New EQIP initiative to enhance monarch butterfly habitat in Michigan
Landscapers, nursery owners and gardeners can receive financial assistance for creating or improving monarch butterfly habitat.
January 10, 2018 - Author: Mallory Fournier, Michigan State University Integrated Pest Management Program, and Rebecca Finneran, Michigan State University Extension
Updated from an original article written by firstname.lastname@example.org.
The U.S. Department of Agriculture (USDA) Natural Resource Conservation Service (NRCS) has announced the availability of a new program to assist landowners in conserving monarch butterflies. Starting in 2018, the NRCS will target financial assistance through the Environmental Quality Incentives Program (EQIP) Monarch Habitat Initiative for implementing designated practices that create or improve monarch habitat. Some of these practices include conservation cover, field borders, prescribed burning and brush management. Eligible landowners may be able to receive financial assistance to offset the cost of establishing or improving pollinator and monarch habitat. Local NRCS conservationists will work with private landowners to create habitat for pollinators on nurseries, farms, orchards and forests. Payment is provided after the practices have been installed and determined to meet NRCS standards.
The NRCS accepts applications for conservation financial assistance on a continuous basis. Applications may be submitted at local field offices or online using the Conservation Client Gateway. On designated dates, applications are ranked and selected for funding. The first ranking for 2018 applications is slated for January. Additional ranking may be held later in the year if funds are available. For more information on how to apply for financial assistance, contact your local NRCS field office.
Monarch butterfly populations have declined over the last several decades and are under consideration for listing as a threatened or endangered species. They have a remarkable life cycle, where in the fall they fly from Michigan all the way to the Central Highlands of Mexico to overwinter in large aggregations on fir trees at high elevations. The next spring, those very same individual butterflies return to the southern United States where they lay eggs on milkweeds before dying. Those eggs hatch to become caterpillars and eventually adult butterflies, which migrate the rest of the way back to Michigan, arriving in the spring. Several additional generations of monarchs breed in Michigan before repeating this cycle.
Monarchs require access to milkweeds, as these are the only plants that support development of the caterpillars. The most abundant milkweed in Michigan is common milkweed (Asclepias syriaca), which is commonly found along roadway ditches, fields and in between properties. It is highly adaptable, even in urban settings. Swamp milkweed (Asclepias incarnata), butterfly milkweed (Asclepias tuberosa) and whorled milkweed (Asclepias verticillata) are other common host plants for monarchs in Michigan. In addition to milkweeds for the caterpillar stage (larval), adult monarchs also must have plant nectar as a source of energy to fuel their flight and particularly need access to floral resources in the fall to power their long migration. Green industry businesses are prime candidates for having a large variety of nectar plants available in nurseries or holding areas. Improving habitat for monarchs includes providing the necessary milkweeds and nectar plants that monarchs need to thrive.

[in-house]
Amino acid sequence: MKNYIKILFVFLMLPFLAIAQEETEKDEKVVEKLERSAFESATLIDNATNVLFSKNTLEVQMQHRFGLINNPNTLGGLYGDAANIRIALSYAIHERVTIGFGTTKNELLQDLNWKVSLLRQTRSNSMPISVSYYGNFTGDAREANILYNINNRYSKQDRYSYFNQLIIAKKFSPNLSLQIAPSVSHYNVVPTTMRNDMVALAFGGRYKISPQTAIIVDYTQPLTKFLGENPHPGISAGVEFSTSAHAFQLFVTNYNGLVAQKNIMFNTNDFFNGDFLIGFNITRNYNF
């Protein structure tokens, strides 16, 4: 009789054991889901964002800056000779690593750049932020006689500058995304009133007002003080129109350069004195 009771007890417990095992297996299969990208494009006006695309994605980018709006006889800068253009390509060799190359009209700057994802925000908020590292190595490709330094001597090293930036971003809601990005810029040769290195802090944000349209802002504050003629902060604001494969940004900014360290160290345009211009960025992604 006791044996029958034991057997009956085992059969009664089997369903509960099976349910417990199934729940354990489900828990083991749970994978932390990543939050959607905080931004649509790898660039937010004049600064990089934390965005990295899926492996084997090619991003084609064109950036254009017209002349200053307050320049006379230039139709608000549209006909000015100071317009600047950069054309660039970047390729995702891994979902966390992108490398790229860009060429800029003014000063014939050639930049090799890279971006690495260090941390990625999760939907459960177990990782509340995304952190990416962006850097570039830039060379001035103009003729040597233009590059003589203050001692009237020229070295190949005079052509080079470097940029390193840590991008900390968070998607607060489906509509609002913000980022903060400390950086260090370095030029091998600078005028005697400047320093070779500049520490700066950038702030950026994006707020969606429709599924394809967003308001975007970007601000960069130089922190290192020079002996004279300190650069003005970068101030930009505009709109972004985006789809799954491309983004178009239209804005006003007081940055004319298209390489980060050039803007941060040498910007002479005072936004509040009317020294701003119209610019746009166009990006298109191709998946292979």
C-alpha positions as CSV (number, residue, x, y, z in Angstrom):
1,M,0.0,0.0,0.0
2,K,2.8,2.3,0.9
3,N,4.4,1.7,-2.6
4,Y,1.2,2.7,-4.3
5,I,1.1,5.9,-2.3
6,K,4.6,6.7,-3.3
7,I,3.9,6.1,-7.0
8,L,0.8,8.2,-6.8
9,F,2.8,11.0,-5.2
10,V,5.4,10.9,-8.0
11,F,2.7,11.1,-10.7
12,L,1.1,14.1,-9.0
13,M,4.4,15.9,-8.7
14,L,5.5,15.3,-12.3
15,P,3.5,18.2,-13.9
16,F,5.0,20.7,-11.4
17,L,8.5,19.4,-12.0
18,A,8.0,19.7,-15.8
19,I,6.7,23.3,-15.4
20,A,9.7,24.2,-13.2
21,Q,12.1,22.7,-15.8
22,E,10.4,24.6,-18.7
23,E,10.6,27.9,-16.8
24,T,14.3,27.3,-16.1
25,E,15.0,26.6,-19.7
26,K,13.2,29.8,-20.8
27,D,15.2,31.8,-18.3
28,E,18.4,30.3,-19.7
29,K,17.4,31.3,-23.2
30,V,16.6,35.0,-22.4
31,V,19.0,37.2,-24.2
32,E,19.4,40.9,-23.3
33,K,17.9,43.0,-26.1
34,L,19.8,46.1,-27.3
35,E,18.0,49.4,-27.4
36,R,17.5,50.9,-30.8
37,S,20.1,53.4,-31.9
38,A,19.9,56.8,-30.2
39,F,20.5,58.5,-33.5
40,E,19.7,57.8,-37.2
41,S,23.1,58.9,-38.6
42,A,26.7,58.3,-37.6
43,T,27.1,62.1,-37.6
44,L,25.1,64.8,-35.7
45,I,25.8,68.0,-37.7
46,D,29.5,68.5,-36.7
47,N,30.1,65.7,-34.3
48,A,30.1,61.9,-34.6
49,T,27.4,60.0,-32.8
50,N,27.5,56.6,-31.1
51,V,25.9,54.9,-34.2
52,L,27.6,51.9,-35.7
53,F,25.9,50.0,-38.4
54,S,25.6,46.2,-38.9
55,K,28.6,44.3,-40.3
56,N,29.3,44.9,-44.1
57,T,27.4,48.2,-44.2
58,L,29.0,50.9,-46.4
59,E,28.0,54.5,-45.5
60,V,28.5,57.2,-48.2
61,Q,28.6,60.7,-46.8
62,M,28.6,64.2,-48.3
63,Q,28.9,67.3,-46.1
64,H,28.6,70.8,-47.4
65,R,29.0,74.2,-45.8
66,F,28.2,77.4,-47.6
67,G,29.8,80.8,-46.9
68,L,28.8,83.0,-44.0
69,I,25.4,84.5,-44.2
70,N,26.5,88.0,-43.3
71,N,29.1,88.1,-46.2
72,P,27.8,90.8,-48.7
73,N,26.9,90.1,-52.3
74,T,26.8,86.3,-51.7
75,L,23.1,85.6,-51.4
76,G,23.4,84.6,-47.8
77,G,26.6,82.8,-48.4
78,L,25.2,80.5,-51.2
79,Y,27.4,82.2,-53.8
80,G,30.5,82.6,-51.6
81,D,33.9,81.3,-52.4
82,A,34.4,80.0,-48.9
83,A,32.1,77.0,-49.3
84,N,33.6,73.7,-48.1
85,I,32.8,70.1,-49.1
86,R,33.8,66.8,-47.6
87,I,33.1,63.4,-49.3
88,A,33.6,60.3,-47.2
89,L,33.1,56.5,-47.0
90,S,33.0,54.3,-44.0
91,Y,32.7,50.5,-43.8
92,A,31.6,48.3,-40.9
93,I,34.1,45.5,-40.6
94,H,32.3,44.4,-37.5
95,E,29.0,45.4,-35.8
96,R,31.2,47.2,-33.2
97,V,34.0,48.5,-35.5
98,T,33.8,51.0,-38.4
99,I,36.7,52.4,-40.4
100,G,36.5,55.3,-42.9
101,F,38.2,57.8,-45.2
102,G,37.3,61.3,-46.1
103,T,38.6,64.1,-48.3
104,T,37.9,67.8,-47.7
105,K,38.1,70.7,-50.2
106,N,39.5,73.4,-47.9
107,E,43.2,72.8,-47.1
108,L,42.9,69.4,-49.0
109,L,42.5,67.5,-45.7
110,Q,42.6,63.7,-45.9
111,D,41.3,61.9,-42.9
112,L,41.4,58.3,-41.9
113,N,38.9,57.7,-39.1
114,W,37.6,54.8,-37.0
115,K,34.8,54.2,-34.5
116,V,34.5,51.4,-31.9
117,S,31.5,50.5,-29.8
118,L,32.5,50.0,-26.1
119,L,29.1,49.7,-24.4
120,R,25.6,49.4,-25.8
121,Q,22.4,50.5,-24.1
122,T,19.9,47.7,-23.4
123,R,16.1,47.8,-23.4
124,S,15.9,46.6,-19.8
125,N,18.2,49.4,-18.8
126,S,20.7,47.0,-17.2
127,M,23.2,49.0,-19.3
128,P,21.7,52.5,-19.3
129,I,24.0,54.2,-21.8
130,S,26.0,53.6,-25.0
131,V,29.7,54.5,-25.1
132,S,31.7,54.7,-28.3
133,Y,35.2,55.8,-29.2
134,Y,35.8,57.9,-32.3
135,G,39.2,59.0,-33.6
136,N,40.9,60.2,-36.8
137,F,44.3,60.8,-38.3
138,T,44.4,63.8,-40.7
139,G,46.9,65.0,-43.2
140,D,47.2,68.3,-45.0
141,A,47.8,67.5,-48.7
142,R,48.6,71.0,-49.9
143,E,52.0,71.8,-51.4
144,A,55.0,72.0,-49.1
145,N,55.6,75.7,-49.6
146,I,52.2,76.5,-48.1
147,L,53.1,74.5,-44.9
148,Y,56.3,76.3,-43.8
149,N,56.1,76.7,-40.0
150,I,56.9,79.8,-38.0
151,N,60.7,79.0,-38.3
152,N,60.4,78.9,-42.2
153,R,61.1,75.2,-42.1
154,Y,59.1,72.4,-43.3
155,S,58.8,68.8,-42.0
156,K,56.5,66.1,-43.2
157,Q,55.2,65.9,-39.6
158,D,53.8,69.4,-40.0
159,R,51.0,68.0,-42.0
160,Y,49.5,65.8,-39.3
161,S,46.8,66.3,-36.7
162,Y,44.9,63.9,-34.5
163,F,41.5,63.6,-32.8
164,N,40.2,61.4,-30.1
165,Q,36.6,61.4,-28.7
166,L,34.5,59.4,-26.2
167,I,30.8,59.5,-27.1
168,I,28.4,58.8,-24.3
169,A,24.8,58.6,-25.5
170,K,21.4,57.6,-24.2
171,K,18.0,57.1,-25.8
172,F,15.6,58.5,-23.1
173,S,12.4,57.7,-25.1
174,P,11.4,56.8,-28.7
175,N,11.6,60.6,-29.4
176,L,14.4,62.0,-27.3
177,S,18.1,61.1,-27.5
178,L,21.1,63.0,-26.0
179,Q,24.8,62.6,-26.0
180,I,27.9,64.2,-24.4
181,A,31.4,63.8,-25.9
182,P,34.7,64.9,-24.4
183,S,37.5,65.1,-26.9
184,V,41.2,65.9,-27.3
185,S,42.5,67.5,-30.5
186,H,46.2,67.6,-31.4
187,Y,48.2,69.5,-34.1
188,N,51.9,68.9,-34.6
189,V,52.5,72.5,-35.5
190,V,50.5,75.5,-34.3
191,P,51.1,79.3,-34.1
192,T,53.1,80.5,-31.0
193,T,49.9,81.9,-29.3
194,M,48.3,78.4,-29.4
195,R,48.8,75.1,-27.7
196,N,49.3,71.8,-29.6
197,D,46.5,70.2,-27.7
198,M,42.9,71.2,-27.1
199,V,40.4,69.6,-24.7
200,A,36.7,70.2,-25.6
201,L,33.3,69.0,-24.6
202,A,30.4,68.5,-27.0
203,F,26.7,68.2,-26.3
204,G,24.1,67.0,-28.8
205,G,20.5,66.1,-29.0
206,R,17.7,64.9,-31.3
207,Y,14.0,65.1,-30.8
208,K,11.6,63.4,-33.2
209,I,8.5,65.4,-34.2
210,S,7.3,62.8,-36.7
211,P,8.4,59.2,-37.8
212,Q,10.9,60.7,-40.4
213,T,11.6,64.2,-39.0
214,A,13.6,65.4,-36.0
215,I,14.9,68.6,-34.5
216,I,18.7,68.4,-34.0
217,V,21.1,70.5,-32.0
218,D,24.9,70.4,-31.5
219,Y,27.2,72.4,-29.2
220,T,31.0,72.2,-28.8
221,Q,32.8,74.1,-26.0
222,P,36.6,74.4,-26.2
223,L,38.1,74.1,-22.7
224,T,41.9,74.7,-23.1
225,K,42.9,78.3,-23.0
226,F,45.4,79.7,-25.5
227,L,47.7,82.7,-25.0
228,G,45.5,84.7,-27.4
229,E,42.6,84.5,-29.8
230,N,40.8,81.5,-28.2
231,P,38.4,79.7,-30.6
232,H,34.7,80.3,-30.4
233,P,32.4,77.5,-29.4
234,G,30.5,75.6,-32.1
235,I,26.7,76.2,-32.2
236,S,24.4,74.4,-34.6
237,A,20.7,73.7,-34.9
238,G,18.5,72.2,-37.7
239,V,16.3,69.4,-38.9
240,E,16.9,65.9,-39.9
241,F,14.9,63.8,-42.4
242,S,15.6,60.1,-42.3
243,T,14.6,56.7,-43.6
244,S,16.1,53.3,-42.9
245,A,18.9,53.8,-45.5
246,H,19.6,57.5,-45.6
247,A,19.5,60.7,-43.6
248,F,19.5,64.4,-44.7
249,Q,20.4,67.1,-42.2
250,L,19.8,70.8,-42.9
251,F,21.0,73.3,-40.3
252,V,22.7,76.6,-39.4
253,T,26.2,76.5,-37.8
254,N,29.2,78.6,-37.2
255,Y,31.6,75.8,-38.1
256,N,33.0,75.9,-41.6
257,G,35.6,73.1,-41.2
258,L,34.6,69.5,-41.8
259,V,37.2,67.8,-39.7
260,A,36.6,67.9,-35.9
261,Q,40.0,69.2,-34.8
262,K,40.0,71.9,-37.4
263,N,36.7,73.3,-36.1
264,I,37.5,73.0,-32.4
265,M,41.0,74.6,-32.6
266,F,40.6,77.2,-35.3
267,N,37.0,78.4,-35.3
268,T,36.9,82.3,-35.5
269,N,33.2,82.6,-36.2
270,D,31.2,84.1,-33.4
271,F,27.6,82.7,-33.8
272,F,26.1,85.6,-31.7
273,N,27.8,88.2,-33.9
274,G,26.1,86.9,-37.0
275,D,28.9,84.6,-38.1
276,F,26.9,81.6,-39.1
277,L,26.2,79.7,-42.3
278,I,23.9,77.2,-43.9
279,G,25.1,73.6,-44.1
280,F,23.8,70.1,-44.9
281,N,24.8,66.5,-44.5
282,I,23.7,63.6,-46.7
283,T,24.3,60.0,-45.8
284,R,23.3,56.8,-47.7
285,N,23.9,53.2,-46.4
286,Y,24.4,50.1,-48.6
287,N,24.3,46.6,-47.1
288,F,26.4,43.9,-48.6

Creating and improving habitat for monarchs can have other benefits as well. Aside from the economic incentive from the NRCS, monarch habitats will also support other pollinators including honey bees and wild bees necessary for pollinating many fruit and vegetable crops. These habitats can also support important predatory and parasitic insects that help suppress landscape pests. Finally, creating monarch habitat may be a great public relations tool for landscape retailers who have visibility with the public. Creating monarch habitat may be easier than you think. Milkweed is well-adapted to become established in many niches in the landscape, including conservation areas, parks, rights-of-way, field margins, and yard and garden areas. Several species need little encouragement to move in and thrive in these areas. Reducing or eliminating chemical weed control in a targeted area may be all that is needed to encourage nature to reclaim a ditch or edge of a nursery.
Monarchs face a long journey from Michigan to Mexico and then back again, with many challenges along the way. By establishing or improving monarch habitat, landscapers and nursery owners can play a key role in helping these important pollinators reach their destination.
This article was originally published in the January/February 2018 issue of The Michigan Landscape.
This material is based upon work supported by the USDA NIFA under Award No. 2017-700006-27175. Any opinions, findings, and conclusions or recommendations expressed in this publication are those of the author and do not necessarily reflect the view of the US Department of Agriculture.